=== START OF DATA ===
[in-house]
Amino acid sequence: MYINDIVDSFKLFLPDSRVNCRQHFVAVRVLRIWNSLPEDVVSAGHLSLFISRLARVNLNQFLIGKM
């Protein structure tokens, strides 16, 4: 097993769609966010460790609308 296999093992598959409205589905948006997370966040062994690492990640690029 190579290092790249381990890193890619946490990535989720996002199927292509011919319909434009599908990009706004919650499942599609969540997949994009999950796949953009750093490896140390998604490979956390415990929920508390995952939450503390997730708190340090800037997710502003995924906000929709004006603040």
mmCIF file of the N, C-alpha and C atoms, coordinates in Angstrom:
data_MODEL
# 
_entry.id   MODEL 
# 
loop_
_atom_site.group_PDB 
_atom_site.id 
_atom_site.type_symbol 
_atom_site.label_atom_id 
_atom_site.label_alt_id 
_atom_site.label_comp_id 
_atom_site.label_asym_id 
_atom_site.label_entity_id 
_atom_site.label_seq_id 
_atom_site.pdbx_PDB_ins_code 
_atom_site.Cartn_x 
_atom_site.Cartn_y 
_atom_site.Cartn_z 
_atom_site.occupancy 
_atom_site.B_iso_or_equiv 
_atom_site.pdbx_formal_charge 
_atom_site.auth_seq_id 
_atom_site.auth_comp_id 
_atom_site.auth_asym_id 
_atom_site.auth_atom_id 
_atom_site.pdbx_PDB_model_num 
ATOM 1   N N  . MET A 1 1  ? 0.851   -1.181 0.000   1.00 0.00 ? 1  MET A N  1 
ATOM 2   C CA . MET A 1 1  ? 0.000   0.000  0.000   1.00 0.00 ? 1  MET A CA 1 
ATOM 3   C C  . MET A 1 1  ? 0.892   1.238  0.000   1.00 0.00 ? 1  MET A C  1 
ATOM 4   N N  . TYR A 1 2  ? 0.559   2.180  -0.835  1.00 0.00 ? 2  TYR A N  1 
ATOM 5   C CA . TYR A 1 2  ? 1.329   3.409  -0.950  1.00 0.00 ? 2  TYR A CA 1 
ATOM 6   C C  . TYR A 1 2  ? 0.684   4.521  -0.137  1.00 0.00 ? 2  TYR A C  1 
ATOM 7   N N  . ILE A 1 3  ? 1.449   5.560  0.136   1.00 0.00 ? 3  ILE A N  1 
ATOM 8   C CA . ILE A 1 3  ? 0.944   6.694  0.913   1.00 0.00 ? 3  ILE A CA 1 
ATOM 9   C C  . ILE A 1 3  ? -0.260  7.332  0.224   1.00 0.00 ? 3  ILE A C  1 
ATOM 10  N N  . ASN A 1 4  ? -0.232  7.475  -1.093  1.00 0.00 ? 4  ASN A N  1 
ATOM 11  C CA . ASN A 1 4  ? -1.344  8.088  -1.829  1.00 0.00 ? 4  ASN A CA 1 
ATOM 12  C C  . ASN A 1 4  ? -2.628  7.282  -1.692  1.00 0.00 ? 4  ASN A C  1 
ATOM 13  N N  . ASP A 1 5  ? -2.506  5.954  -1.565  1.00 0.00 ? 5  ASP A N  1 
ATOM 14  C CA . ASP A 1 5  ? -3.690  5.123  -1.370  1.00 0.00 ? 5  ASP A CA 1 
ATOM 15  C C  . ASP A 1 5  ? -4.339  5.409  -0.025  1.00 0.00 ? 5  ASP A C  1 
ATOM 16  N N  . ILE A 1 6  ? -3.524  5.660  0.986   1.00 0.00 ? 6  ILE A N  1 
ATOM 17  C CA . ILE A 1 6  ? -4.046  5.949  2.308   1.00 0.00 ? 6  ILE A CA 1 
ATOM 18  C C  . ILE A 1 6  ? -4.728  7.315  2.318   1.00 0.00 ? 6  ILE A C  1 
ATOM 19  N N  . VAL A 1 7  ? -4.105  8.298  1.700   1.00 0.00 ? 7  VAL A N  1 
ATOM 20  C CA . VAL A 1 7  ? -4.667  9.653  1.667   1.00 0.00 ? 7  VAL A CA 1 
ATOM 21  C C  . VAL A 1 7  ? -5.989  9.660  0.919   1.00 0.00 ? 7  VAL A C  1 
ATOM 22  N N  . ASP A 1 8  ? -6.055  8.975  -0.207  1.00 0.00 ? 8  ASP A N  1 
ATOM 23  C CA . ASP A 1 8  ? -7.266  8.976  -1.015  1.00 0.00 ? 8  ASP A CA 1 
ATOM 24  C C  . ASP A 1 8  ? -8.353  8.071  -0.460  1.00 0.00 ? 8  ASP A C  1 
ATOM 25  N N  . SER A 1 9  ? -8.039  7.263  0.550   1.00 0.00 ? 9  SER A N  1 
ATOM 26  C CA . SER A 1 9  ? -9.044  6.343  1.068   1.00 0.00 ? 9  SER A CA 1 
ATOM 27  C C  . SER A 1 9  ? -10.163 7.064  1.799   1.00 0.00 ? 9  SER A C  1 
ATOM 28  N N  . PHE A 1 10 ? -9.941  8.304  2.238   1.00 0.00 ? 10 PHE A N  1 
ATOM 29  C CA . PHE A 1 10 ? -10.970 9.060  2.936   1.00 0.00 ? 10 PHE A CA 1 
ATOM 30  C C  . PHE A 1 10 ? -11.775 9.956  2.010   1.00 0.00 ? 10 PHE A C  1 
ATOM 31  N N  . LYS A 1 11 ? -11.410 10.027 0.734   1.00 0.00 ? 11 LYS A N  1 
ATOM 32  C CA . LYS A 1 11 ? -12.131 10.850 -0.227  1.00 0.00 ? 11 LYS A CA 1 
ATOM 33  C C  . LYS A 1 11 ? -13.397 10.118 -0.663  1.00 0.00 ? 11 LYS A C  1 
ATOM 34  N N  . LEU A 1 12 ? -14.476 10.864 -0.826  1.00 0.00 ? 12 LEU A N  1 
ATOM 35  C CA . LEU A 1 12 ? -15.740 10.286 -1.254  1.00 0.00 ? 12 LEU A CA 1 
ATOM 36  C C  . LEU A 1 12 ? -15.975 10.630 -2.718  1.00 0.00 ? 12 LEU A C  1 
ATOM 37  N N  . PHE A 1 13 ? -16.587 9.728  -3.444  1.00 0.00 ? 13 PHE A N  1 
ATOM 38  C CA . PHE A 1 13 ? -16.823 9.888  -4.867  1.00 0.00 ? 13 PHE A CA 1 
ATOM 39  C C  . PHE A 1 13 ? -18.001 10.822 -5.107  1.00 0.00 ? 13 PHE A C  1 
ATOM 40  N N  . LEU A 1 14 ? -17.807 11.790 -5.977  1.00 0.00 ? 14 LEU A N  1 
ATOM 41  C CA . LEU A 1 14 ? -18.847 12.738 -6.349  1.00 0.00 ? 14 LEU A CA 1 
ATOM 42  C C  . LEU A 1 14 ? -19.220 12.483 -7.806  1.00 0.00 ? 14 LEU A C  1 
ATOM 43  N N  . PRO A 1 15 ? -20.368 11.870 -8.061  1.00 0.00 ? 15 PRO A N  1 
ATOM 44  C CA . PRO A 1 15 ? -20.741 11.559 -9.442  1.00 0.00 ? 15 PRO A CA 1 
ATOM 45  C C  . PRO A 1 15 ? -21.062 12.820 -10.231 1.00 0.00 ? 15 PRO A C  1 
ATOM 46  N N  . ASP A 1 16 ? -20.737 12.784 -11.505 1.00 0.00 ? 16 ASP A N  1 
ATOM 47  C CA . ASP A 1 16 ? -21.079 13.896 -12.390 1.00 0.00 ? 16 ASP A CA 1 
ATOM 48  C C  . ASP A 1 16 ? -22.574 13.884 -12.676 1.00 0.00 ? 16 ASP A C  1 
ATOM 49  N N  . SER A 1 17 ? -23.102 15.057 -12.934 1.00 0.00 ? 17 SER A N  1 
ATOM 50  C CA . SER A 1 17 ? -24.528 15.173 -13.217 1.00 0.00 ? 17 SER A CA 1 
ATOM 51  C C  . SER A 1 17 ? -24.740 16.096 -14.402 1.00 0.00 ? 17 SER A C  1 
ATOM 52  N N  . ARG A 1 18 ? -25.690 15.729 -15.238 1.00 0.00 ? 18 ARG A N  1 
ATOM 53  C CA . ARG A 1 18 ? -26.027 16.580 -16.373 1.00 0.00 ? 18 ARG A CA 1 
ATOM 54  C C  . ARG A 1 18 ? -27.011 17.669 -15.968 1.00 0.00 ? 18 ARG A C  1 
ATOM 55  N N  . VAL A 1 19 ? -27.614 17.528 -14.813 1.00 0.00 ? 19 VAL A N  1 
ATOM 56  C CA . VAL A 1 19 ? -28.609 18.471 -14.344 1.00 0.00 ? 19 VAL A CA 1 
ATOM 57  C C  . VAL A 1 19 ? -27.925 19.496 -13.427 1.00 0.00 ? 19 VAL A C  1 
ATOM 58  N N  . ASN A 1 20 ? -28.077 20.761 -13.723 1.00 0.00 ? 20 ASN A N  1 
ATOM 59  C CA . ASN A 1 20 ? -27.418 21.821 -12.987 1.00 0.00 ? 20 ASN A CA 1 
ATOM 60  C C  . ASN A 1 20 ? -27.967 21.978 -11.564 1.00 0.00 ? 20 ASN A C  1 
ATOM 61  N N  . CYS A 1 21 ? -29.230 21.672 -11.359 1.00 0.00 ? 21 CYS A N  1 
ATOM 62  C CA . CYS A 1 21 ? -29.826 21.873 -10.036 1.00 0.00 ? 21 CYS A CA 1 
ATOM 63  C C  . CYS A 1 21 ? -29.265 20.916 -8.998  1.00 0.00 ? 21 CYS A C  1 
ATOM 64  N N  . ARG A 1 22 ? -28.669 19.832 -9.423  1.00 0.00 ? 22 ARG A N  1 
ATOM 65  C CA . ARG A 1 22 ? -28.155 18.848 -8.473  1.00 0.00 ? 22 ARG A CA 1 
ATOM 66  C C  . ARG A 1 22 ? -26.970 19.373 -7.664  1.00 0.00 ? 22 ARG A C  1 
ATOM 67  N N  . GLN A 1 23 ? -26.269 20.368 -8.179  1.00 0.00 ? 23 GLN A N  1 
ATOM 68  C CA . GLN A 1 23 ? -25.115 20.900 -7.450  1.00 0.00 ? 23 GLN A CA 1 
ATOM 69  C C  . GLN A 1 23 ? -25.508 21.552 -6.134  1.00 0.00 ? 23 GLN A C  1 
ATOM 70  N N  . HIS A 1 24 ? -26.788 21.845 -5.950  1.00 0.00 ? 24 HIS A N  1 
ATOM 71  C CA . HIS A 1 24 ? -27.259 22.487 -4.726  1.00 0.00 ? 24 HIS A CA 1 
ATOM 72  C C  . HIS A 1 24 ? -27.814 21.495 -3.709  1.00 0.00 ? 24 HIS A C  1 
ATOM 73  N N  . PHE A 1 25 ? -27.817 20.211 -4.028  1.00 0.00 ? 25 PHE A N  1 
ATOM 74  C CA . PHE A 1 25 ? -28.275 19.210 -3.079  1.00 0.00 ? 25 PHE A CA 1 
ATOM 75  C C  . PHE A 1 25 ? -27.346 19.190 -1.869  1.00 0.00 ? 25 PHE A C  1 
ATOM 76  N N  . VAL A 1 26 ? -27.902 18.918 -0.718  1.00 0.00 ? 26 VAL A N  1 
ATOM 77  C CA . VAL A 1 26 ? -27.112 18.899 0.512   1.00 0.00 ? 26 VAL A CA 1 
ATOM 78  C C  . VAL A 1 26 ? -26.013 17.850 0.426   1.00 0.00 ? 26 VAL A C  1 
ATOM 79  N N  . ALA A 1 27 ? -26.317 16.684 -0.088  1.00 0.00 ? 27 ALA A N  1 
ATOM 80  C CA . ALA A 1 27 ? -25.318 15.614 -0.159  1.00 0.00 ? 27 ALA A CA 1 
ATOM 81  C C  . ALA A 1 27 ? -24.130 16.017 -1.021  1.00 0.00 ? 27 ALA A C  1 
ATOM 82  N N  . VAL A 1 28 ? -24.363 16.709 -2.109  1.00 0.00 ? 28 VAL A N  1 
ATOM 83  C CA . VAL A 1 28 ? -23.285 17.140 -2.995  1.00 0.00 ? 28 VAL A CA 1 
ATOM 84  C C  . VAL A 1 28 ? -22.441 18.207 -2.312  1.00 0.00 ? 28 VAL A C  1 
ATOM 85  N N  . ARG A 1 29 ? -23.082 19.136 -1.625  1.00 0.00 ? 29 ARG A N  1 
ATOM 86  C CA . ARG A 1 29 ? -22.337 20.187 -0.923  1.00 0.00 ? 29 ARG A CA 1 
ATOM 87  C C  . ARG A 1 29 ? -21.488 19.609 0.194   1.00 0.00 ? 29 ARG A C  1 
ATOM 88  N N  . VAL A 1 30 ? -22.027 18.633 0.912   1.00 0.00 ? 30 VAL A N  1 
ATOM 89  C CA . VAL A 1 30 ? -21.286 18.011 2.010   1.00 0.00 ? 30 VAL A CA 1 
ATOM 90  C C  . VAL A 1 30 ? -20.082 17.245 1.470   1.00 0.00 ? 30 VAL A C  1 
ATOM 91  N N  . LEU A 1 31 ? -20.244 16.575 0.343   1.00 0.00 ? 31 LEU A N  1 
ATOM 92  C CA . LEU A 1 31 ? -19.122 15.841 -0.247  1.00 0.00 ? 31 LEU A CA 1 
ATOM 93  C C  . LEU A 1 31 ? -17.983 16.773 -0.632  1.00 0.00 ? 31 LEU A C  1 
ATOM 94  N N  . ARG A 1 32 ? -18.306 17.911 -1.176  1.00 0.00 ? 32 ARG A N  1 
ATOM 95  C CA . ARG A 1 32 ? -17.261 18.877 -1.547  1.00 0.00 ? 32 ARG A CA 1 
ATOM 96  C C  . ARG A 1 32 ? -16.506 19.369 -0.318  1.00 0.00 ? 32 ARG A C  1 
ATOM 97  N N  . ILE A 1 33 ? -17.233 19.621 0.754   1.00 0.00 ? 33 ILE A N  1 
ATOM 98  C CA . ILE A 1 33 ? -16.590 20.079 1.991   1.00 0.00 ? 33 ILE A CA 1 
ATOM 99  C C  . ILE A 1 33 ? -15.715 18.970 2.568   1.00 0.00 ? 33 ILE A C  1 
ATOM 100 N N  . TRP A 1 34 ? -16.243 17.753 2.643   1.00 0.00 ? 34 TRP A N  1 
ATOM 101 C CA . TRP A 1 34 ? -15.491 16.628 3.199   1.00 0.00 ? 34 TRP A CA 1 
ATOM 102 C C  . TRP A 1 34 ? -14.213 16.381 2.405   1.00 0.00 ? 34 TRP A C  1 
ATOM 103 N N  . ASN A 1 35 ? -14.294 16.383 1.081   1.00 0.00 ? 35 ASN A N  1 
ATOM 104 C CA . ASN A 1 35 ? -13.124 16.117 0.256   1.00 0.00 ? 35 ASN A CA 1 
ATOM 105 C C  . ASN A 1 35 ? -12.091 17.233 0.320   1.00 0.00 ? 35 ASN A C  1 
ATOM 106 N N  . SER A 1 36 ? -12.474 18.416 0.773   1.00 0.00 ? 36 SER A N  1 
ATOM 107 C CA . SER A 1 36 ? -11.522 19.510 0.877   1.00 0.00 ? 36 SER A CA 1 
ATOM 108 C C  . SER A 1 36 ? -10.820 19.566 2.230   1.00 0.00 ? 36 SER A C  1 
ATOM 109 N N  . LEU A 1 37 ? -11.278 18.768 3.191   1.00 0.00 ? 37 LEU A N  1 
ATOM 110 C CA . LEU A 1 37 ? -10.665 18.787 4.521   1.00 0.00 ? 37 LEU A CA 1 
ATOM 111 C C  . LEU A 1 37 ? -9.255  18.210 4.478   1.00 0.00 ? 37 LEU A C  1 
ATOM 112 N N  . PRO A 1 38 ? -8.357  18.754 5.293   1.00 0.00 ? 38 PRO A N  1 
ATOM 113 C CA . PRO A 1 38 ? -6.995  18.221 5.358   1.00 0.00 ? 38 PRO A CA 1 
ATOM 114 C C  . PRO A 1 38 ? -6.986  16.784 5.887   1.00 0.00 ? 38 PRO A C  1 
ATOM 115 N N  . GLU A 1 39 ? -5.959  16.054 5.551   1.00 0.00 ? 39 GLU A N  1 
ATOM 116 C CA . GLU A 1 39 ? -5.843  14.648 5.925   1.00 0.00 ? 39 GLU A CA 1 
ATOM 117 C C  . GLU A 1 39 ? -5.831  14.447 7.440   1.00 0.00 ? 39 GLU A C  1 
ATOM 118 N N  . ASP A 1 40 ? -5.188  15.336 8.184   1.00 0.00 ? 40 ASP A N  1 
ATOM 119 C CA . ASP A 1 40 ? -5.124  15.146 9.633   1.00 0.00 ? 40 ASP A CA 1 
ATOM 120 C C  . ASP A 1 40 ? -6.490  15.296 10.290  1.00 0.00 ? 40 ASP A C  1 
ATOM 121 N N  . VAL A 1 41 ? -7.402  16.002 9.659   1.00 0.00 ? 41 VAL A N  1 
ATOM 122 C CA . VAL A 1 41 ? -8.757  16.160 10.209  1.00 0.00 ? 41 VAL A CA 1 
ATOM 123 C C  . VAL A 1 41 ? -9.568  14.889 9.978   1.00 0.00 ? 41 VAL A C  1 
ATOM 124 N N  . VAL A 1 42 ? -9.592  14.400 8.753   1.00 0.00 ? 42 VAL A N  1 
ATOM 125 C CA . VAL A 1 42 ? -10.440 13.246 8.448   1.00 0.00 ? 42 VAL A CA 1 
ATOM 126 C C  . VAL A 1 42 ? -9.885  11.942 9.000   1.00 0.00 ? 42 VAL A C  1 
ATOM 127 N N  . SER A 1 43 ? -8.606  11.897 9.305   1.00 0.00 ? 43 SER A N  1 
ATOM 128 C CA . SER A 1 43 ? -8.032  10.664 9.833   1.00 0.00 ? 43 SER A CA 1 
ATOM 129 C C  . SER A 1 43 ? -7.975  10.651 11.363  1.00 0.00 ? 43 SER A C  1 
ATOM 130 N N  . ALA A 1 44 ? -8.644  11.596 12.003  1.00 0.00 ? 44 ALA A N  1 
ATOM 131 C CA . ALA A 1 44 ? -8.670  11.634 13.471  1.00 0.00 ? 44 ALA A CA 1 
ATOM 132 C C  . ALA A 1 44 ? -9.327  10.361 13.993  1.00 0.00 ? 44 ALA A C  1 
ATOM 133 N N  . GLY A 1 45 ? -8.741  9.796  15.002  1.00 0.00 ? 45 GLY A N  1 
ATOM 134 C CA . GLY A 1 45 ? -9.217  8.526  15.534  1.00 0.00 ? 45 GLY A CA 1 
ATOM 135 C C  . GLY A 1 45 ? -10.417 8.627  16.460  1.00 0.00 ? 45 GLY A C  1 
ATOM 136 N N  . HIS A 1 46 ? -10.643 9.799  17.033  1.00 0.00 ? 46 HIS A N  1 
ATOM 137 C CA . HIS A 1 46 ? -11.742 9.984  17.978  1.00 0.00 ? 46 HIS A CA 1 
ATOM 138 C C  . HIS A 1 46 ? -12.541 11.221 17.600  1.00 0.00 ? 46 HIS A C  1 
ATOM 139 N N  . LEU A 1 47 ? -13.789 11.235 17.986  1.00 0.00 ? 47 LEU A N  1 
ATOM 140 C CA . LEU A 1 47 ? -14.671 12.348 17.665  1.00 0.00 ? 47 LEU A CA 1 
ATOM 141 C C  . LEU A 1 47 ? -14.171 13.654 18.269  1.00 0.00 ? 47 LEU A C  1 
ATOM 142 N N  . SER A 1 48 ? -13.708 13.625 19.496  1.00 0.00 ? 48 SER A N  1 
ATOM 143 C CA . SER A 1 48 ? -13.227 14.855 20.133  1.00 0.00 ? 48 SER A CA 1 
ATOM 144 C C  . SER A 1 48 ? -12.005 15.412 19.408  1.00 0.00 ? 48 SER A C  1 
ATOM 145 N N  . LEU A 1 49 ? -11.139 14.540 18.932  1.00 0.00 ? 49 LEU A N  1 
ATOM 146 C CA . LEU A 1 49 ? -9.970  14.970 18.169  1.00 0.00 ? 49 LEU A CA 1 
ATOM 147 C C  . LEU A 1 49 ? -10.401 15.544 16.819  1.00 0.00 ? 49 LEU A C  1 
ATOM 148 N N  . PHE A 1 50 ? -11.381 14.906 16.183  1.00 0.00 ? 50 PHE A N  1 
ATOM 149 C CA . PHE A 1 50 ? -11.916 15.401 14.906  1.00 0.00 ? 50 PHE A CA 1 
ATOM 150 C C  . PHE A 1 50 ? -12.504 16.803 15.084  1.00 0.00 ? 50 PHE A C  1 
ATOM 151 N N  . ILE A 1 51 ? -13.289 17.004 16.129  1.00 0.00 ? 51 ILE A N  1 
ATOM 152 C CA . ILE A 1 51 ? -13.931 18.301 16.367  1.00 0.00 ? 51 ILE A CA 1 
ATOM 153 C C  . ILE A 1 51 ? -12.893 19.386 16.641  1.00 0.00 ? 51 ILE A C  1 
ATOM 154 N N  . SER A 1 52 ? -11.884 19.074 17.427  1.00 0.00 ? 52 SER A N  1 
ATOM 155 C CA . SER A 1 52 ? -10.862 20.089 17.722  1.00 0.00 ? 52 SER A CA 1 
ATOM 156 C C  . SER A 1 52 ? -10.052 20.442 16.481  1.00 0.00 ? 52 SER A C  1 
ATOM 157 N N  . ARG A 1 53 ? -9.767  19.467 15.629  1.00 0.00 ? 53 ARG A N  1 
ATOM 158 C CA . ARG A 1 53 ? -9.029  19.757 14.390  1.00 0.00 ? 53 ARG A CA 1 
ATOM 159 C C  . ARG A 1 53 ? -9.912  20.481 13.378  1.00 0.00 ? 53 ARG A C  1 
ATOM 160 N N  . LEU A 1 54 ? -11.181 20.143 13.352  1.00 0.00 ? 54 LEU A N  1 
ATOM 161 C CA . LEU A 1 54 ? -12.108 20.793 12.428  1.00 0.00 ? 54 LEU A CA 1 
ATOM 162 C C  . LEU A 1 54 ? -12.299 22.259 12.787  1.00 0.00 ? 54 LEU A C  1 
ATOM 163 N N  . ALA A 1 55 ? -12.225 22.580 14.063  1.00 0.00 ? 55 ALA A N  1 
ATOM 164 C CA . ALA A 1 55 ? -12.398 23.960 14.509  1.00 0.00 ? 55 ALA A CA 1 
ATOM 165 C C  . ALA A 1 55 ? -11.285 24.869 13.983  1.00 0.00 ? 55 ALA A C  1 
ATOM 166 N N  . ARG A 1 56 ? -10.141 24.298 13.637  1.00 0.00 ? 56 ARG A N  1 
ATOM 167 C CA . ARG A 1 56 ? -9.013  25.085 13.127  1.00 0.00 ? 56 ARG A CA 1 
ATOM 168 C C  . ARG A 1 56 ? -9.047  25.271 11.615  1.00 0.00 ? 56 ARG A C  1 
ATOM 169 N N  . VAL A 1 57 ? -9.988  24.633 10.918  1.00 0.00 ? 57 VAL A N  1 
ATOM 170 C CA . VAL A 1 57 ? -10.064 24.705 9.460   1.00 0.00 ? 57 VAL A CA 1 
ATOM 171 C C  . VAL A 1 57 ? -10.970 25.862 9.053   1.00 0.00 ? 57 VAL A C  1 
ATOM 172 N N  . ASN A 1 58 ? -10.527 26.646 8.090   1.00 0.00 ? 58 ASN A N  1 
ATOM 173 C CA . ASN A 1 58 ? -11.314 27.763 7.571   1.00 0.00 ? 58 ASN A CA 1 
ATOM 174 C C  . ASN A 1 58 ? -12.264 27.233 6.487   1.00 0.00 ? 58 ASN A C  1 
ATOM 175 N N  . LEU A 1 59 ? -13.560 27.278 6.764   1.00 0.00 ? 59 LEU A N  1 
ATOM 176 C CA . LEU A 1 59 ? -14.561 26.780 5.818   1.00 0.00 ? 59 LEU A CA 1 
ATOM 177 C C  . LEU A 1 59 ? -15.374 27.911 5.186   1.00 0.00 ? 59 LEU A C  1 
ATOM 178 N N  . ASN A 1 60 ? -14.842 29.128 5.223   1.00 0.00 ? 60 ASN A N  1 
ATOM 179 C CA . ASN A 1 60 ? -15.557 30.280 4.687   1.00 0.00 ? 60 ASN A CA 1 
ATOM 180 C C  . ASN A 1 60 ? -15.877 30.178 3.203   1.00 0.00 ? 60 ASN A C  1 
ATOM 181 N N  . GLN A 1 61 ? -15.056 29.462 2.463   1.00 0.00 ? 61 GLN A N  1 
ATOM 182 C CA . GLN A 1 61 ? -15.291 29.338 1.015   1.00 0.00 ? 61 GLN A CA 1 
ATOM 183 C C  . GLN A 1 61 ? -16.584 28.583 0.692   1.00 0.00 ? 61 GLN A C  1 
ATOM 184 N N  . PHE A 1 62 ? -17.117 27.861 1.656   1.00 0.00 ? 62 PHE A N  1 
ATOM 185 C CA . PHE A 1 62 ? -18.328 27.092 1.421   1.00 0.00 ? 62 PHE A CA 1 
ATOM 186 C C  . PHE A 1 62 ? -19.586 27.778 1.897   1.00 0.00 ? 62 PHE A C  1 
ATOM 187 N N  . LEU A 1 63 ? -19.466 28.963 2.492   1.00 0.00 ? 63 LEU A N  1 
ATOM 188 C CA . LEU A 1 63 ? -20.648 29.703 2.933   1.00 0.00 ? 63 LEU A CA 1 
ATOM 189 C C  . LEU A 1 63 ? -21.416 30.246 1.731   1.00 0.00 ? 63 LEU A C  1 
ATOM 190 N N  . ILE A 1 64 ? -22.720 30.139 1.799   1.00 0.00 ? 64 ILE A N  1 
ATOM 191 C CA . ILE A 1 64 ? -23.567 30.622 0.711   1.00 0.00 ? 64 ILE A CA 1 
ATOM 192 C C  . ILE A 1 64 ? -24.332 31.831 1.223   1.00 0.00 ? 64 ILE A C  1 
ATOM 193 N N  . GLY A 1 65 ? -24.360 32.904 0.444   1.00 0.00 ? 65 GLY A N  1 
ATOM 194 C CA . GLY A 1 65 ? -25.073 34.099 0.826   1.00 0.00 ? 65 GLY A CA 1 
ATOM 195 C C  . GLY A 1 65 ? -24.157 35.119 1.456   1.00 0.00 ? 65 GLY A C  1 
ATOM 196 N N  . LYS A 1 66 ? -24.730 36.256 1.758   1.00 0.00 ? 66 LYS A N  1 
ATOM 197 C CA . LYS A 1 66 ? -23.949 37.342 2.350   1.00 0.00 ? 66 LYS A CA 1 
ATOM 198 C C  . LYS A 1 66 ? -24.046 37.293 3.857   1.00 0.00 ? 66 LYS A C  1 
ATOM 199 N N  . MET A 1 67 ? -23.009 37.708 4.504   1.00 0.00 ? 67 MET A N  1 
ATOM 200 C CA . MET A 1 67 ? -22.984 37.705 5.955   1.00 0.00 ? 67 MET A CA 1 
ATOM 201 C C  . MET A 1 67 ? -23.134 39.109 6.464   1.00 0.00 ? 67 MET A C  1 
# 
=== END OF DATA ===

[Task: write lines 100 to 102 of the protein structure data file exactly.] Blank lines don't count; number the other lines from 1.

ATOM 70  N N  . HIS A 1 24 ? -26.788 21.845 -5.950  1.00 0.00 ? 24 HIS A N  1 
ATOM 71  C CA . HIS A 1 24 ? -27.259 22.487 -4.726  1.00 0.00 ? 24 HIS A CA 1 
ATOM 72  C C  . HIS A 1 24 ? -27.814 21.495 -3.709  1.00 0.00 ? 24 HIS A C  1 